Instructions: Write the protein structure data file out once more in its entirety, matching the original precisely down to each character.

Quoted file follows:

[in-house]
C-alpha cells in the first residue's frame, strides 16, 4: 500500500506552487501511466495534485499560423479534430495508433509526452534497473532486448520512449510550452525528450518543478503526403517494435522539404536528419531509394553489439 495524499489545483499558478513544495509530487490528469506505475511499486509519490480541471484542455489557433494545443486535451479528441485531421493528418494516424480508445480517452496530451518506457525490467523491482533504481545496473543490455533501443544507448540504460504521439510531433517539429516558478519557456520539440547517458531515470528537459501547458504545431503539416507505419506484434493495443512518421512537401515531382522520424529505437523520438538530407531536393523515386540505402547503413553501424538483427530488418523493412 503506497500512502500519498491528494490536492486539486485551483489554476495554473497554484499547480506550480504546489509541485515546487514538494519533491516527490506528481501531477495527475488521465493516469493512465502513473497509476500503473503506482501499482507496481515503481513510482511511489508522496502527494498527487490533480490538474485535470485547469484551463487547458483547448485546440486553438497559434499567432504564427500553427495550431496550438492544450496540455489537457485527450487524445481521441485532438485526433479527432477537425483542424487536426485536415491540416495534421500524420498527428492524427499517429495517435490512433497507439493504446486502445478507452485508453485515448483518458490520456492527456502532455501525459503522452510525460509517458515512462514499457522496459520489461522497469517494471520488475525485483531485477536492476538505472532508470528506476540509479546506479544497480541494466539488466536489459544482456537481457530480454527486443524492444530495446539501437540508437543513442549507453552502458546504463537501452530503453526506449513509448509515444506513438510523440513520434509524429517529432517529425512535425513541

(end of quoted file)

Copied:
[in-house]
C-alpha cells in the first residue's frame, strides 16, 4: 500500500506552487501511466495534485499560423479534430495508433509526452534497473532486448520512449510550452525528450518543478503526403517494435522539404536528419531509394553489439 495524499489545483499558478513544495509530487490528469506505475511499486509519490480541471484542455489557433494545443486535451479528441485531421493528418494516424480508445480517452496530451518506457525490467523491482533504481545496473543490455533501443544507448540504460504521439510531433517539429516558478519557456520539440547517458531515470528537459501547458504545431503539416507505419506484434493495443512518421512537401515531382522520424529505437523520438538530407531536393523515386540505402547503413553501424538483427530488418523493412 503506497500512502500519498491528494490536492486539486485551483489554476495554473497554484499547480506550480504546489509541485515546487514538494519533491516527490506528481501531477495527475488521465493516469493512465502513473497509476500503473503506482501499482507496481515503481513510482511511489508522496502527494498527487490533480490538474485535470485547469484551463487547458483547448485546440486553438497559434499567432504564427500553427495550431496550438492544450496540455489537457485527450487524445481521441485532438485526433479527432477537425483542424487536426485536415491540416495534421500524420498527428492524427499517429495517435490512433497507439493504446486502445478507452485508453485515448483518458490520456492527456502532455501525459503522452510525460509517458515512462514499457522496459520489461522497469517494471520488475525485483531485477536492476538505472532508470528506476540509479546506479544497480541494466539488466536489459544482456537481457530480454527486443524492444530495446539501437540508437543513442549507453552502458546504463537501452530503453526506449513509448509515444506513438510523440513520434509524429517529432517529425512535425513541